Posted by Damozel | At the moment, many of Obama's supporters seem to be blaming Hillary for giving him a couple of knocks that revealed a glimpse of what might turn out to be the Democratic idol's feet of clay. Maybe they should be thanking the Clintons instead?
But as it happens, it's Obama's very own advisers who are suddenly apparently hell-bent on proving the allegations that Obama's campaign rhetoric really is all window-dressing and on showing him up as---well, we'll call it flexible--in his actual intention to implement his promises.
I turned against Obama (whom I initially liked as much as Hillary and nearly voted for) due to an ever-growing sense as I delved into his public statements that he is sometimes, or even frequently,---well, we'll call it inconsistent--- in his public statements. For example: while he has made political hay out of the boast that he was against the Iraq war from the get-go and would have voted against it if he could have (he wasn't in the Senate at the time), there came a time in 2004 when his opposition to it seems to have waned.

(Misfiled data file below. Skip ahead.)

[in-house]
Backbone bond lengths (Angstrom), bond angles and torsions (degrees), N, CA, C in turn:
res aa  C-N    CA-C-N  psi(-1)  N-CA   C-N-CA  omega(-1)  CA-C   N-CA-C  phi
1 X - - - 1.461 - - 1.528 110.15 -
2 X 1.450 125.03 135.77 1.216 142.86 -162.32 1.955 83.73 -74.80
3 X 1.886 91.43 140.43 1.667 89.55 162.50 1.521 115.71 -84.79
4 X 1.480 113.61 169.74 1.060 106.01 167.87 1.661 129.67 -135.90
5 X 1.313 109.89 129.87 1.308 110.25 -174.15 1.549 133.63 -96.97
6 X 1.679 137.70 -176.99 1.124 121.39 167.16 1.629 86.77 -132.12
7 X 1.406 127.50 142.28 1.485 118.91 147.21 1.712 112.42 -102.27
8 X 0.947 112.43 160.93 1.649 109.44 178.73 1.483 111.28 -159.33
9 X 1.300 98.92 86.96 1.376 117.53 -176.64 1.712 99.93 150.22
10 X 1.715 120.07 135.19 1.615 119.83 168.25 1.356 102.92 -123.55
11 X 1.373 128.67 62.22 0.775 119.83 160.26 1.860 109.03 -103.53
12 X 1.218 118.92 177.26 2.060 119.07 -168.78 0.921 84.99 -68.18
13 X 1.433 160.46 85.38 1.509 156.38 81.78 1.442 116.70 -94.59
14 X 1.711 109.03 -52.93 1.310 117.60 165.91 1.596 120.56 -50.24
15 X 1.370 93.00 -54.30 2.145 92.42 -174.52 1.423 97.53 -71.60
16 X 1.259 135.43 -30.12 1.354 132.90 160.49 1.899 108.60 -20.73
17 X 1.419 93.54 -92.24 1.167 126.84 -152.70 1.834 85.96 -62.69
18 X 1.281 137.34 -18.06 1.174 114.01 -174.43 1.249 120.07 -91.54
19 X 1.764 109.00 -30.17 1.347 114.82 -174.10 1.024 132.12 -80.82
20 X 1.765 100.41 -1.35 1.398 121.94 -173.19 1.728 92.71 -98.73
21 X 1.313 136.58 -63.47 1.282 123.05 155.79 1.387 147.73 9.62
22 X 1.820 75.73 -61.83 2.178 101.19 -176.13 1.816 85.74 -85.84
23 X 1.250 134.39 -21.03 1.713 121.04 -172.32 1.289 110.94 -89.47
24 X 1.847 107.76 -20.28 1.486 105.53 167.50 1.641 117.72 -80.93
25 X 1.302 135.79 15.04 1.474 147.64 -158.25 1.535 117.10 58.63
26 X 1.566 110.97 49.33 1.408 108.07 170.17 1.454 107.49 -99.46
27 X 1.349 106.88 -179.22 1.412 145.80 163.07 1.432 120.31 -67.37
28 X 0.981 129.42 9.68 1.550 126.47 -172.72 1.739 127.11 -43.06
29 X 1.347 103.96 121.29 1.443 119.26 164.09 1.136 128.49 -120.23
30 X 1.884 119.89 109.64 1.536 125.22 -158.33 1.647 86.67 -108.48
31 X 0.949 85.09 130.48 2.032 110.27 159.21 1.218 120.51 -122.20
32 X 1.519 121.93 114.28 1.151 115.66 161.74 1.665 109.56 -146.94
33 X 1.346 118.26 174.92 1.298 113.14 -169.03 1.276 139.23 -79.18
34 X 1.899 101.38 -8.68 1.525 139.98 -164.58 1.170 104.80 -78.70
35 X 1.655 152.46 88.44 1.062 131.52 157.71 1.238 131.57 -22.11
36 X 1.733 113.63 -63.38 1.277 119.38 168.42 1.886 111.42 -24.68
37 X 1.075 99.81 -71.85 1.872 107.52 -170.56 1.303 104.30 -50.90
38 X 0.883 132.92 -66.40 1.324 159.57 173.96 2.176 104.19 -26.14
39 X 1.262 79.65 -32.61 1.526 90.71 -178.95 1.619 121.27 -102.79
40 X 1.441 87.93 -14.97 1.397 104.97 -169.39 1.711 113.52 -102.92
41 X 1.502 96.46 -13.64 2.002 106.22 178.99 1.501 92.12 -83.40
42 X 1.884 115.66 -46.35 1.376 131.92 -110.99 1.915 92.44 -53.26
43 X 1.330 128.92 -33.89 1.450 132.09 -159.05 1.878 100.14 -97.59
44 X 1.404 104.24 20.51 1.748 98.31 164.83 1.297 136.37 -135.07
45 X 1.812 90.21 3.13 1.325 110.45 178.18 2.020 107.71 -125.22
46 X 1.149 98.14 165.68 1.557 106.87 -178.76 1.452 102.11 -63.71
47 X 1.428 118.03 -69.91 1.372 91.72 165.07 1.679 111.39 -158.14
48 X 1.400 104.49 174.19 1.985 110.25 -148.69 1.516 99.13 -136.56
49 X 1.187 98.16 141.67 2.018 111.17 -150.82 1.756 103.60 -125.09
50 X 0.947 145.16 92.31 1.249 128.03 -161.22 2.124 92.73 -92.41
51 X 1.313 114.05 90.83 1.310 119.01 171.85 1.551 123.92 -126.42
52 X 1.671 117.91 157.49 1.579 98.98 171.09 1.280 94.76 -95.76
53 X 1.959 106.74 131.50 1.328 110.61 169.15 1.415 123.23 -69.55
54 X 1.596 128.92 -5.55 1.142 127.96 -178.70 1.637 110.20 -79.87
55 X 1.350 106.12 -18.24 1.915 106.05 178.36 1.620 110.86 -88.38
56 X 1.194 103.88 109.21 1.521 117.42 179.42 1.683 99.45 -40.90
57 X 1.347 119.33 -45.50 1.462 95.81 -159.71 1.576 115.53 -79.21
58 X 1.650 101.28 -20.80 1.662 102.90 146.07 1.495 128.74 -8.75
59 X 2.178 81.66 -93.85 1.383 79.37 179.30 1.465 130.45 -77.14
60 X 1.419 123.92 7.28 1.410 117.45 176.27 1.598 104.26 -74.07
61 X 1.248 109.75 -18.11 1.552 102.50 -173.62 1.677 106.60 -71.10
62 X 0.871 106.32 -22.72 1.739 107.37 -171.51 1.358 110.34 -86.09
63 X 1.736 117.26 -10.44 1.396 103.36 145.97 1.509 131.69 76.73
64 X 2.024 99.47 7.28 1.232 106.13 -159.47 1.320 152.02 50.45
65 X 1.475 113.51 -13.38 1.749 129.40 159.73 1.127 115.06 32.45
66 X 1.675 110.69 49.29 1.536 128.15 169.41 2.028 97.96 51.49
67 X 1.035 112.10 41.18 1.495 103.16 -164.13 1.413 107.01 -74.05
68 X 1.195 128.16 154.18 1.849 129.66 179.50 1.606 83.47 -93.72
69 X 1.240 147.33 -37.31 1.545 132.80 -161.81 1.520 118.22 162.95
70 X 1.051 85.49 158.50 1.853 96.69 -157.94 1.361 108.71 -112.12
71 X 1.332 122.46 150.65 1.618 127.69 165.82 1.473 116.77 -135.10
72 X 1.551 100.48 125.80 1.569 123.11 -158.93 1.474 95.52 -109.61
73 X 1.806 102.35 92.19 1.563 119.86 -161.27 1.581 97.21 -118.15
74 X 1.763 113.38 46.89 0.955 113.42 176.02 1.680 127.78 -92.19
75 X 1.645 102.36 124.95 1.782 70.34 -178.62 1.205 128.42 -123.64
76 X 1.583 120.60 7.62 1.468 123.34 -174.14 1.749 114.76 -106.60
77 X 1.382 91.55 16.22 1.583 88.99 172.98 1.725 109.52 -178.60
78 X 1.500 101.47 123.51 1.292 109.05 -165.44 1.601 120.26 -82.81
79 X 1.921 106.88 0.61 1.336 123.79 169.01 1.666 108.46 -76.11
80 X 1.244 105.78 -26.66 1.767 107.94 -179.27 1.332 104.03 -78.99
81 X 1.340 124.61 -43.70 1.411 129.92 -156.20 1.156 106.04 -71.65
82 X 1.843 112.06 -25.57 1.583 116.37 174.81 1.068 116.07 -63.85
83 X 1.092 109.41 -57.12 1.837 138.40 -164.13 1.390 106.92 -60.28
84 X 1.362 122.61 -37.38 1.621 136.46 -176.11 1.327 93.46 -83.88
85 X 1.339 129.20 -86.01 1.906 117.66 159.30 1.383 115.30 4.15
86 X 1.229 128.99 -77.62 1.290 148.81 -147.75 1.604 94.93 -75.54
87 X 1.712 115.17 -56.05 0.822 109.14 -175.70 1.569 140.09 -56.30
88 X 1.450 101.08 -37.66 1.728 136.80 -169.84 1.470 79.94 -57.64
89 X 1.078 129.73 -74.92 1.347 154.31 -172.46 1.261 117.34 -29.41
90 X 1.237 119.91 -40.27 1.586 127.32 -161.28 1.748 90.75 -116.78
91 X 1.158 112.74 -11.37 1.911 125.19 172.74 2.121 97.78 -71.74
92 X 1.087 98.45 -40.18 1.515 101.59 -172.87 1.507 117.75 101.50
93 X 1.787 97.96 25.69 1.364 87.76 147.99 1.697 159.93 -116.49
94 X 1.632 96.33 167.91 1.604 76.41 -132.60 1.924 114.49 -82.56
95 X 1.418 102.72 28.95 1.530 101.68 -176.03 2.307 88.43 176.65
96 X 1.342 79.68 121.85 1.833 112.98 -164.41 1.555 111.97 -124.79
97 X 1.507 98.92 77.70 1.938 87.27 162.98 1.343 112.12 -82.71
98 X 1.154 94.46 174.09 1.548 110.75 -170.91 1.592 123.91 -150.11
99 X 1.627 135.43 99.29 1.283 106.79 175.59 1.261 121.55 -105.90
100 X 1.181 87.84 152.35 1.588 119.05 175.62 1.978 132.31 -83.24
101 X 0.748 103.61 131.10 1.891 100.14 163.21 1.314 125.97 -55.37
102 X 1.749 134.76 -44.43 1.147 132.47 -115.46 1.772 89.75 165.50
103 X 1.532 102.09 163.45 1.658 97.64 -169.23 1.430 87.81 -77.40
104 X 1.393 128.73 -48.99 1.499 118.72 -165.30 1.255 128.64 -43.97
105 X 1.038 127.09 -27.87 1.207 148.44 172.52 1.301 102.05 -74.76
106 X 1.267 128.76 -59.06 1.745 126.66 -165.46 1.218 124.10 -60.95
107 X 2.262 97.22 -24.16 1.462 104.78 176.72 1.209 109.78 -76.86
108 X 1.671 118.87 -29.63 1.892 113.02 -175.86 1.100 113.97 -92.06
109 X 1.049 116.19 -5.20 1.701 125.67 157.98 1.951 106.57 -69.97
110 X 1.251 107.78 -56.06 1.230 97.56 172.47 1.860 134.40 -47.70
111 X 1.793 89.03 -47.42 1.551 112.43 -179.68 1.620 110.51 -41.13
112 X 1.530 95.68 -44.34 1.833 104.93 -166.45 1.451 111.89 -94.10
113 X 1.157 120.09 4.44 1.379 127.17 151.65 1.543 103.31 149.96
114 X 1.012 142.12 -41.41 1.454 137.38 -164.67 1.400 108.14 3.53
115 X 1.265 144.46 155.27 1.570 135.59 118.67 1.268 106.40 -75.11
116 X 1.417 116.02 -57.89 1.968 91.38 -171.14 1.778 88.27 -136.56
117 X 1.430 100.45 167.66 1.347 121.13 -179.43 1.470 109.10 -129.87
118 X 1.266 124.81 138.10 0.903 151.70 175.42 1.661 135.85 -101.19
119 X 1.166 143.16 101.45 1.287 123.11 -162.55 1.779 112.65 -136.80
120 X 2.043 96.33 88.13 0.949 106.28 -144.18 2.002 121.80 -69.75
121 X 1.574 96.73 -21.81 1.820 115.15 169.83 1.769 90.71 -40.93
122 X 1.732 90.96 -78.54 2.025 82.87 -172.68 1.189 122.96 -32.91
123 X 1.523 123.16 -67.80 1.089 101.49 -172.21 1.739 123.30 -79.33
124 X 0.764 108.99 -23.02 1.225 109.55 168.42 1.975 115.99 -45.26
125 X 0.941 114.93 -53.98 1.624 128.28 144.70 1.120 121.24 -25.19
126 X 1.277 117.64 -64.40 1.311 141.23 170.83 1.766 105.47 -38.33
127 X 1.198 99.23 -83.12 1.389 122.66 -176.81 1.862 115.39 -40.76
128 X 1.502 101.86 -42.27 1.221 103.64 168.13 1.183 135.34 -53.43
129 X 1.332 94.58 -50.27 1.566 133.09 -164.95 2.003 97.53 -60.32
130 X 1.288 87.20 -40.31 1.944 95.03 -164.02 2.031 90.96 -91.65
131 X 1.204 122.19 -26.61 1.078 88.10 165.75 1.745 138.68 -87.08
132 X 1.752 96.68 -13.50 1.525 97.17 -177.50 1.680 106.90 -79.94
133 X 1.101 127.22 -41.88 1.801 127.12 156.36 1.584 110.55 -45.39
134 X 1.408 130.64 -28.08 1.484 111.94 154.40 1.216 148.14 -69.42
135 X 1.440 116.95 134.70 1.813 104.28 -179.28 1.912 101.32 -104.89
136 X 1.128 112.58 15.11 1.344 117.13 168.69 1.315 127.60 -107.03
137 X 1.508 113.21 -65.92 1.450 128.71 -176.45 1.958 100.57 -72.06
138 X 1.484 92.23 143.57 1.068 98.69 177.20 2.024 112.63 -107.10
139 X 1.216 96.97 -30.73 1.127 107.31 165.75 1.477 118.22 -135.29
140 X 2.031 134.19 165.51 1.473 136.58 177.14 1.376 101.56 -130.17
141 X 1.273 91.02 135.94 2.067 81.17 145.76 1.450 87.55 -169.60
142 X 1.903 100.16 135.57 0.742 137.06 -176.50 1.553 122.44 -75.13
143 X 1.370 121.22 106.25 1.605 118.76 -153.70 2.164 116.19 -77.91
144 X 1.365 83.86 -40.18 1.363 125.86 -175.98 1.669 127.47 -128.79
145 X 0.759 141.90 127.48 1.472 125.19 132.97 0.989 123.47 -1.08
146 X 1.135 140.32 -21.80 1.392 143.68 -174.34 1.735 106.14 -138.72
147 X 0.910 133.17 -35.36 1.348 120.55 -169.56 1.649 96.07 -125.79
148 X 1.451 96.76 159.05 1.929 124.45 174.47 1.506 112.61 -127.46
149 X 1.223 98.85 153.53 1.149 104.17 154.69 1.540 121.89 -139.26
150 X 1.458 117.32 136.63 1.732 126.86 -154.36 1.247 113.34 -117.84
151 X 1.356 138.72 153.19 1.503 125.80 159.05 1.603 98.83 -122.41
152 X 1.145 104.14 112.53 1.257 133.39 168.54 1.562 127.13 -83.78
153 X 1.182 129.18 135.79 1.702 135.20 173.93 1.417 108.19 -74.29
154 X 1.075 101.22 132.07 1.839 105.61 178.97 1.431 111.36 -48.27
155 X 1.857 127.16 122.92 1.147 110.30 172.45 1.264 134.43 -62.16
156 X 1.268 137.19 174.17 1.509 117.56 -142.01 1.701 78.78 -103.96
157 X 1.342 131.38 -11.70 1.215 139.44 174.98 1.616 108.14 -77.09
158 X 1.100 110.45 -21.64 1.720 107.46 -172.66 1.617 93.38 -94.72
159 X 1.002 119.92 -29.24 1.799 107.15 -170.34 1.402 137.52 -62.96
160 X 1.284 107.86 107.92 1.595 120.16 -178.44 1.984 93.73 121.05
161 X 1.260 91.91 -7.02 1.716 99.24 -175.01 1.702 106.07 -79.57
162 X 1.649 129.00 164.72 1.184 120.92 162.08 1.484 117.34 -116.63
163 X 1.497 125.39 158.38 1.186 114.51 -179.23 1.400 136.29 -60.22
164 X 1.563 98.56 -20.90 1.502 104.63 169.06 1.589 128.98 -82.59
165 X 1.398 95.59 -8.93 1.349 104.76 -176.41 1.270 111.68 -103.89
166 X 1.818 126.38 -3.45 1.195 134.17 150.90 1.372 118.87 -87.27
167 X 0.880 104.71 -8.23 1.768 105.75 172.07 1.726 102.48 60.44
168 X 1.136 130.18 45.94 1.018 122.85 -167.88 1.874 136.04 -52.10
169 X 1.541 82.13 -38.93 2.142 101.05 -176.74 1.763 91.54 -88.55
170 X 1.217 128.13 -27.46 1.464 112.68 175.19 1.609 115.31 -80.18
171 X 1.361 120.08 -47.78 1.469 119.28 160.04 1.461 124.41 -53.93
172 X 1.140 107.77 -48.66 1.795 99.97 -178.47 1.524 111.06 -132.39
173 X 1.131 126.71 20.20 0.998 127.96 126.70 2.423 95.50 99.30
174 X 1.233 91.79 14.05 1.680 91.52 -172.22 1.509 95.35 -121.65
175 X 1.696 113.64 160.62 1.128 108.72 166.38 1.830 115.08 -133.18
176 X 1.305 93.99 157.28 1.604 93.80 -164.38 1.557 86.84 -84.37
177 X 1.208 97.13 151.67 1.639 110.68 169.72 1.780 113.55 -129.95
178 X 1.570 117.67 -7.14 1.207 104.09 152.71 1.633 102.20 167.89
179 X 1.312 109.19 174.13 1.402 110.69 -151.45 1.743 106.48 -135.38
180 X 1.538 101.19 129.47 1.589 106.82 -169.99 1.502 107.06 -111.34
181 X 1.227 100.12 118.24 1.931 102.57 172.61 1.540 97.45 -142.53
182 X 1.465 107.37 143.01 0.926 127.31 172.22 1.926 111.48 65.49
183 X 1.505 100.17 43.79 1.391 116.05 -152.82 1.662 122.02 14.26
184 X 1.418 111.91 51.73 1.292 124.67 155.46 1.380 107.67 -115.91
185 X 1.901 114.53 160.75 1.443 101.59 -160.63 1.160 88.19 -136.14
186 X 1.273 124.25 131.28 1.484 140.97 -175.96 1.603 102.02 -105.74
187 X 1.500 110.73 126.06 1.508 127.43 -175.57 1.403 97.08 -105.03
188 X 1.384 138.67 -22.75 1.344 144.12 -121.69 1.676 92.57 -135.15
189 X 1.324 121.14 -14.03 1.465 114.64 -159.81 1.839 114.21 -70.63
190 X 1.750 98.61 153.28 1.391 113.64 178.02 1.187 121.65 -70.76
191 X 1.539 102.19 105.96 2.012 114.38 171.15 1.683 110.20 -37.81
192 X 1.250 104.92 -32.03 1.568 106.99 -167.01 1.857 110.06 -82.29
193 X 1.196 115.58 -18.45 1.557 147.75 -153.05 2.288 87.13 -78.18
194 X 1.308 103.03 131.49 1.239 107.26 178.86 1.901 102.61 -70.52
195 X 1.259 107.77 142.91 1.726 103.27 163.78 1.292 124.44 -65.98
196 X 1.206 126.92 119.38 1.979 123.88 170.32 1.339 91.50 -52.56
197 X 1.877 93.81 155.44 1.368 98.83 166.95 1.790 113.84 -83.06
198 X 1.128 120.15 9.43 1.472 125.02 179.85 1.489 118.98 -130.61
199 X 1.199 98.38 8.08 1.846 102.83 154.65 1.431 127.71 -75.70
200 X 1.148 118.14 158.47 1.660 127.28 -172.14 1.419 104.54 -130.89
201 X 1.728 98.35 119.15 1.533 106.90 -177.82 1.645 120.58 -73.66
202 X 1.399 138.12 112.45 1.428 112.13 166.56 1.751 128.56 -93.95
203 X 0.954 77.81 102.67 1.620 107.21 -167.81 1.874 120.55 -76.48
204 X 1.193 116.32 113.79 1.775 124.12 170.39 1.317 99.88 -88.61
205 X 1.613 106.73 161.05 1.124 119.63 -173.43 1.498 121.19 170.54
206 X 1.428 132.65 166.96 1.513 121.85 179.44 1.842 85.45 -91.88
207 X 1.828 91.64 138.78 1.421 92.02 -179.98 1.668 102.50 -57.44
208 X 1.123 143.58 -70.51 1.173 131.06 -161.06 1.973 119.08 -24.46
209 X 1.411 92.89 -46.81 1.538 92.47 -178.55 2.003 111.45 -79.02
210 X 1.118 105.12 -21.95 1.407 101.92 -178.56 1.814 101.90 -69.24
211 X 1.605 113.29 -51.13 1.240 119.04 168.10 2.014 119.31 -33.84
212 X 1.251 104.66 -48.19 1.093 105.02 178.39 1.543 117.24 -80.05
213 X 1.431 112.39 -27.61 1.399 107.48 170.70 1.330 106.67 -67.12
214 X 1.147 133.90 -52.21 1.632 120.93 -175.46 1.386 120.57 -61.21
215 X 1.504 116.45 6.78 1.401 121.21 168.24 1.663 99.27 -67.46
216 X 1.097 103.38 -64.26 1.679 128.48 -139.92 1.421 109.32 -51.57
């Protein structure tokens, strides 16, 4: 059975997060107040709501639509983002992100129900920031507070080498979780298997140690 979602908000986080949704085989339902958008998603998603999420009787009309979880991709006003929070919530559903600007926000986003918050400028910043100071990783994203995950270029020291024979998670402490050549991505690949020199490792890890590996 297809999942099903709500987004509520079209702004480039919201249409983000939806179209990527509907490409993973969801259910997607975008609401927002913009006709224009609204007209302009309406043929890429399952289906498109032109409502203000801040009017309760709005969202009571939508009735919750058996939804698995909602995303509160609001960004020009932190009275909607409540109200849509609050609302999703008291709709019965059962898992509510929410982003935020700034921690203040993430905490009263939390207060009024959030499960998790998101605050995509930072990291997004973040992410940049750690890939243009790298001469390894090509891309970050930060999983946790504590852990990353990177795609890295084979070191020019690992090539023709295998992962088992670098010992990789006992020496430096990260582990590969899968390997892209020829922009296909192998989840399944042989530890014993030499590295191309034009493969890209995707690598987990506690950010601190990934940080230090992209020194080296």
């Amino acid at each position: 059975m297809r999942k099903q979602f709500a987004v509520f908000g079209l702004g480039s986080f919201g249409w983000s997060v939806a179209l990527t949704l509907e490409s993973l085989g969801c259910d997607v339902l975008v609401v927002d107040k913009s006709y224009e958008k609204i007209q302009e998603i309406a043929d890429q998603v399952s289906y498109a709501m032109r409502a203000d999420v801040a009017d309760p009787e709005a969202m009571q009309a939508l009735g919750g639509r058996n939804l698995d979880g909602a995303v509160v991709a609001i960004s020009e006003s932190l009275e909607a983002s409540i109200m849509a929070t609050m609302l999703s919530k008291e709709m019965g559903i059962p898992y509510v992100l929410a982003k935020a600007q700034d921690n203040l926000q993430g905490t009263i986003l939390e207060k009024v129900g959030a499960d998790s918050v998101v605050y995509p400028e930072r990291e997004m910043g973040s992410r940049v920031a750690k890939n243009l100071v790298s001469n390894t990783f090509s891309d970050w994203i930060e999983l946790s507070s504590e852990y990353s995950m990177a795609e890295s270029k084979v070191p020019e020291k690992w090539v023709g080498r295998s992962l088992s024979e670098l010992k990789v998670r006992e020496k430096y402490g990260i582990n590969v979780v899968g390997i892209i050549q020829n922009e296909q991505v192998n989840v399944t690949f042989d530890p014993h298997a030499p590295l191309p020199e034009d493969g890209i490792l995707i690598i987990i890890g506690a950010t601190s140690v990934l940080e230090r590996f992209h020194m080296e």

In a meeting with Chicago Tribune reporters at the Democratic National Convention, Obama said, “On Iraq, on paper, there's not as much difference, I think, between the Bush administration and a Kerry administration as there would have been a year ago.... There's not much of a difference between my position and George Bush's position at this stage.”(Chicago Tribune)
This is especially interesting in light of his having just come out with the following statement:
[O]ne of my advisors had said that in a interview overseas that well Senator Obama would not… he has given a time frame for withdrawal, but obviously it would be subject to decisions and the situation at the time....
I was opposed to this war in 2002. If it had been up to me we would have never been in this war. It was because of George Bush with an assist from Hillary Clinton and John McCain that we entered into this war. A war that should have never been authorized, a war that should have never been waged.
I have been against it in 2002, 2003, 2004, 5, 6, 7, 8 and I will bring this war to an end in 2009. (The Politico)
Well, maybe his opposition in 2006 only wavered for just that one moment.
But if he doesn't have a consistency problem, it seems rather clear that he has an adviser problem.